​Body Contouring

12-11-2017

From Wikipedia, the free enciclopedia

Photo Credit: By Tim Gouw on Pexels, CC0 License.

Body contouring is a procedure that alters the shape of the human body. It includes procedures that eliminate or reduce excess skin and fat that remains after previously obese individuals have lost a significant amount of weight, in a variety of places including the torso, upper arms, chest, and thighs.

Obesity is in epidemic proportions in the US and many parts of the world. It is defined as a condition where a person's body mass index (BMI) is 30 or greater. BMI is calculated by dividing the patient's weight in kilograms by their height in meters, squared. Normal weight individuals have a BMI that ranges from 18 to 25. Overweight people have a BMI from 26 to 30, with 30 and above people considered obese. Once the BMI reaches 35 and above, patients are considered morbidly obese. From a BMI of 30 and above a person's life span is shortened. In addition, obesity negatively affects the economic health of a society as well as other aspects of adult and child health, often for life. Childhood obesity is on the rise in Europe as well.

Nonsurgical methods

Nonsurgical body contouring is a rapidly growing field. Common methods used include low-level laser therapy (LLLT), cryolipolysis, radiofrequency energy, suction massage, and high-frequency focused ultrasound.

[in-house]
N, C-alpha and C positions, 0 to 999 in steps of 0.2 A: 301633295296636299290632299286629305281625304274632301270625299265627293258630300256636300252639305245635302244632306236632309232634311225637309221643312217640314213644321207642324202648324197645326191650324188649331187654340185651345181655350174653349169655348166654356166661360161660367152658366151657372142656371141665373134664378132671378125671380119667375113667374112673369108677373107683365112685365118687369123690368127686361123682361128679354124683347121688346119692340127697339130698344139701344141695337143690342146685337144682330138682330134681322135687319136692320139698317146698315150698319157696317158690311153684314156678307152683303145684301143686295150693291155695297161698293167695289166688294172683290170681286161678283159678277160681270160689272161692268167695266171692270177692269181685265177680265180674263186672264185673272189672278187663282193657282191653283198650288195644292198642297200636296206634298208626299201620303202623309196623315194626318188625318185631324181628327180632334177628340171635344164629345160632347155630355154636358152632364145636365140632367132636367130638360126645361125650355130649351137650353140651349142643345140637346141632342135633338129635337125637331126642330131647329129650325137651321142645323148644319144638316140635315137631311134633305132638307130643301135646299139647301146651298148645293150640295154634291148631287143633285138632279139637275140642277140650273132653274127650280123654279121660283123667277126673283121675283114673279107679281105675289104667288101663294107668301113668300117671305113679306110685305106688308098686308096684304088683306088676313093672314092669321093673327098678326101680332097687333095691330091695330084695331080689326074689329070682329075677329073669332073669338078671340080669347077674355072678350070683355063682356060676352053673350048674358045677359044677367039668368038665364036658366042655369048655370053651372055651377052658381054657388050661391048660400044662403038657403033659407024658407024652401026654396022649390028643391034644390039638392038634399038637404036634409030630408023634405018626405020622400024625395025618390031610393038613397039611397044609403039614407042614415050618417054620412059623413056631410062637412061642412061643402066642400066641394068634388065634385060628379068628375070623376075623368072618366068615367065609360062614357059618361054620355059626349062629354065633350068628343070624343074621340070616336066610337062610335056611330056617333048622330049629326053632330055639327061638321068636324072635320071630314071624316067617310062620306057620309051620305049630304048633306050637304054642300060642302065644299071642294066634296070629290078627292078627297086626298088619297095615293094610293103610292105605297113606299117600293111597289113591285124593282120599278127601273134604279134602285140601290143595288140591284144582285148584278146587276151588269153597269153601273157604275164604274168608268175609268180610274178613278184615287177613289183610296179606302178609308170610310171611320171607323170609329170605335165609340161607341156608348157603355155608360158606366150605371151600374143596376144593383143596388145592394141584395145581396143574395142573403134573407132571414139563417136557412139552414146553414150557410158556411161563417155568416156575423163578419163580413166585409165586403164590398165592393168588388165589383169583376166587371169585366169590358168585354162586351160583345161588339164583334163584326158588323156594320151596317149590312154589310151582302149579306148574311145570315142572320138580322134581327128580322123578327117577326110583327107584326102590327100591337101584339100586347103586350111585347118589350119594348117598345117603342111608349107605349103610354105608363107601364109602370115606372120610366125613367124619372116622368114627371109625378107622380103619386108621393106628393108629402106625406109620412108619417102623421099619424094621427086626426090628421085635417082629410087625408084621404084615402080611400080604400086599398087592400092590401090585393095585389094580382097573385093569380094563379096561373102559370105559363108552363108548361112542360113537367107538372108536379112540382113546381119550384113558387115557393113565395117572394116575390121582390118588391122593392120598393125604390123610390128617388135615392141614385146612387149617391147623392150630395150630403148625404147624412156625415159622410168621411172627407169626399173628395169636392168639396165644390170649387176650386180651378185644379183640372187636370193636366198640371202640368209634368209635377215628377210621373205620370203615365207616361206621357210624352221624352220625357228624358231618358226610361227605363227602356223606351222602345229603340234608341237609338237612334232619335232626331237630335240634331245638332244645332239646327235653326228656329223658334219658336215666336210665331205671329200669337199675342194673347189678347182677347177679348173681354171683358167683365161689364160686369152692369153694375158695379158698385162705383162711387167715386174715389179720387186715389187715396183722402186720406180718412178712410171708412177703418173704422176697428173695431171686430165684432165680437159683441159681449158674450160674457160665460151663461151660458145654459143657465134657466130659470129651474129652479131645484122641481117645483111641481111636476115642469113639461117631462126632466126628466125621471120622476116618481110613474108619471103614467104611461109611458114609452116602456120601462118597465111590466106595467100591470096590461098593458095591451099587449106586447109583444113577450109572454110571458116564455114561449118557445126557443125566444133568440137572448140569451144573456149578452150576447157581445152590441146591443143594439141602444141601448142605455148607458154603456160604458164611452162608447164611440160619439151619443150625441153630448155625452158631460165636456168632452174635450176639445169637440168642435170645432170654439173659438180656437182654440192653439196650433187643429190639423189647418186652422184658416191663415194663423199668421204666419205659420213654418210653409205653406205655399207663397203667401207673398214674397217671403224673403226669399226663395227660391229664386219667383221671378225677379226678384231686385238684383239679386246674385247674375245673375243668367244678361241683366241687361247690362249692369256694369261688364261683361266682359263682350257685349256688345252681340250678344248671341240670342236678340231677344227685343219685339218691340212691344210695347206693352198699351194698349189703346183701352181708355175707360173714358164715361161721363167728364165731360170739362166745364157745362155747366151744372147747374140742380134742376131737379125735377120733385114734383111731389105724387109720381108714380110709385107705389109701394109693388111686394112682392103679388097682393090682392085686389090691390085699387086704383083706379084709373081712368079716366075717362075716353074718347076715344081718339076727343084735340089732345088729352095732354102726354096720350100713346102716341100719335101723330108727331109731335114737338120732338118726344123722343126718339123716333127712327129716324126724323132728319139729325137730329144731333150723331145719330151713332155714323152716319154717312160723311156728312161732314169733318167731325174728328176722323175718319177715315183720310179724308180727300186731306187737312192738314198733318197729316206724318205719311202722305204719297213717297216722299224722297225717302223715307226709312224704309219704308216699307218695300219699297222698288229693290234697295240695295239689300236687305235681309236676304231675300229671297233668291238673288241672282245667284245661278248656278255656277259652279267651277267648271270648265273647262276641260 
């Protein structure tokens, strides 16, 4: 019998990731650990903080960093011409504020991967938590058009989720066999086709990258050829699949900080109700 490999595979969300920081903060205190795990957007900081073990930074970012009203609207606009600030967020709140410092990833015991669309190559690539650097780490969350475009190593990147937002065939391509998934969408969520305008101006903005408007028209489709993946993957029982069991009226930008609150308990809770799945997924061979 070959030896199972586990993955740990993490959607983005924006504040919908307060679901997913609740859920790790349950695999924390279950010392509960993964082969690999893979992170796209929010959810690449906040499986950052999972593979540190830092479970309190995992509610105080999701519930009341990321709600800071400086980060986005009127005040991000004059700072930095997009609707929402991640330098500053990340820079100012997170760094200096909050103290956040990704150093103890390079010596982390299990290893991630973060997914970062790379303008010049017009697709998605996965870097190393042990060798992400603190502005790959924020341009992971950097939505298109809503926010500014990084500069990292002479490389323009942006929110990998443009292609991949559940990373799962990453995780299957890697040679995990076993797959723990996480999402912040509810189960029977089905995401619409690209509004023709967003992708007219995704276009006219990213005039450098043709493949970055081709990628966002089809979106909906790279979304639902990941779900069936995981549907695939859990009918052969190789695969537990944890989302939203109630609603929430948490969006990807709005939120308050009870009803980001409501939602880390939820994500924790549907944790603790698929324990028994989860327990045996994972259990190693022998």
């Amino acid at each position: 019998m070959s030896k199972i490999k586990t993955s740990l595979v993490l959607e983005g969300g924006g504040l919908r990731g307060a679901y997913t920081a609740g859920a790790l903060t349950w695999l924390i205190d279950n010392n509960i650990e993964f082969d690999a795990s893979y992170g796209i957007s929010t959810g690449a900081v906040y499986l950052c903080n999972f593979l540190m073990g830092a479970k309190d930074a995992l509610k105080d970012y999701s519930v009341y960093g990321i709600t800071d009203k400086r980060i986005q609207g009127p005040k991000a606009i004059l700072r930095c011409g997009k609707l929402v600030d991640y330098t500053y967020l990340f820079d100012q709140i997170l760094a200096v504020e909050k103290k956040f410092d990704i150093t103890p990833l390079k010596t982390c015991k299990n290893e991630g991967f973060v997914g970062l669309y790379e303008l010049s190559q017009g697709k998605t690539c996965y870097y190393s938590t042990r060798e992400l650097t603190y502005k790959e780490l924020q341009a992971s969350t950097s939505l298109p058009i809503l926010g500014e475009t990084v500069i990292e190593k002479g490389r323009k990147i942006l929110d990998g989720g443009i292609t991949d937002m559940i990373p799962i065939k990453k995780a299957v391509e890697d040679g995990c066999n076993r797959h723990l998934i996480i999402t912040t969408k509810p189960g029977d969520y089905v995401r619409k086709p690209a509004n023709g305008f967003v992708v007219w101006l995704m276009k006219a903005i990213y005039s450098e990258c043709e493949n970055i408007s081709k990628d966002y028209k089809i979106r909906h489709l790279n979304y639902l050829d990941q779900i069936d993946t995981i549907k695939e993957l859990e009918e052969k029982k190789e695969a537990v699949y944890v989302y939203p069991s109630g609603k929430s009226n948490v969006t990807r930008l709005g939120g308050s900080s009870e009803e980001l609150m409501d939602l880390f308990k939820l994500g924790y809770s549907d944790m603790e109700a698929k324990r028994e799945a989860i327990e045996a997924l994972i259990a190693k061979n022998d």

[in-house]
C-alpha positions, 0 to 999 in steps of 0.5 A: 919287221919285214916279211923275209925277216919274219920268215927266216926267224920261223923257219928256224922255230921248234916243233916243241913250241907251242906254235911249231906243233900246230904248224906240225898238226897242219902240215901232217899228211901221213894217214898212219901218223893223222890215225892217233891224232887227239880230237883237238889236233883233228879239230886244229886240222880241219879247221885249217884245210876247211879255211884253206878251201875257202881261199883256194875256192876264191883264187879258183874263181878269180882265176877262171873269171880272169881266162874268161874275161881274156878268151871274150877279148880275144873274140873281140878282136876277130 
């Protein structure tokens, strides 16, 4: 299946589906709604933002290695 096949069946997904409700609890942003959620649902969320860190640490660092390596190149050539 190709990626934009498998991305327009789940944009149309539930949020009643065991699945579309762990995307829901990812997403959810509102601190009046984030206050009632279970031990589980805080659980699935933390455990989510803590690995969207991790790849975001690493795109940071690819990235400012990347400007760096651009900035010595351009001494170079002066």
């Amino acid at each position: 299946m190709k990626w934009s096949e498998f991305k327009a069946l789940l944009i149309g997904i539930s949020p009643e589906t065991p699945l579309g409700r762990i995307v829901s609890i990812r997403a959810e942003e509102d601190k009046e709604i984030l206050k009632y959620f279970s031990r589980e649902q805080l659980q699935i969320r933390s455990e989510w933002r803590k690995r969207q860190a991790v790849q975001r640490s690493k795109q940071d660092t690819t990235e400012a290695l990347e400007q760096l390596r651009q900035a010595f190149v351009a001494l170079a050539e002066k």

Now, doctors are able to use non-invasive technology to achieve a reduction in size of certain body areas, increased tone in lax or redundant skin and a diminished appearance of cellulite.

Usual results

While considered major surgery, the outcome of body shaping can require several months to see the full effects of the procedure.

When researchers at the University of Pittsburgh enrolled 18 bariatric patients just before the subjects decided to undergo body contouring, their average age was 46, plus or minus ten years. The researchers studied the patients’ body perception, quality of life and mood at three and six months after the body contouring procedures. They found the subjects’ quality of life improved and significantly enhanced their moods which had remained stable at the six-month point. Most body lifting patients return to non-strenuous work in about two to three weeks.

Except for brachioplasty, virtually all body shaping procedures require the patient to wear a support or compression garment for two to six weeks. The garment speeds and aids in healing.

Patients can usually drive again within one to three weeks, depending on the extent of the surgery, their health and general robustness.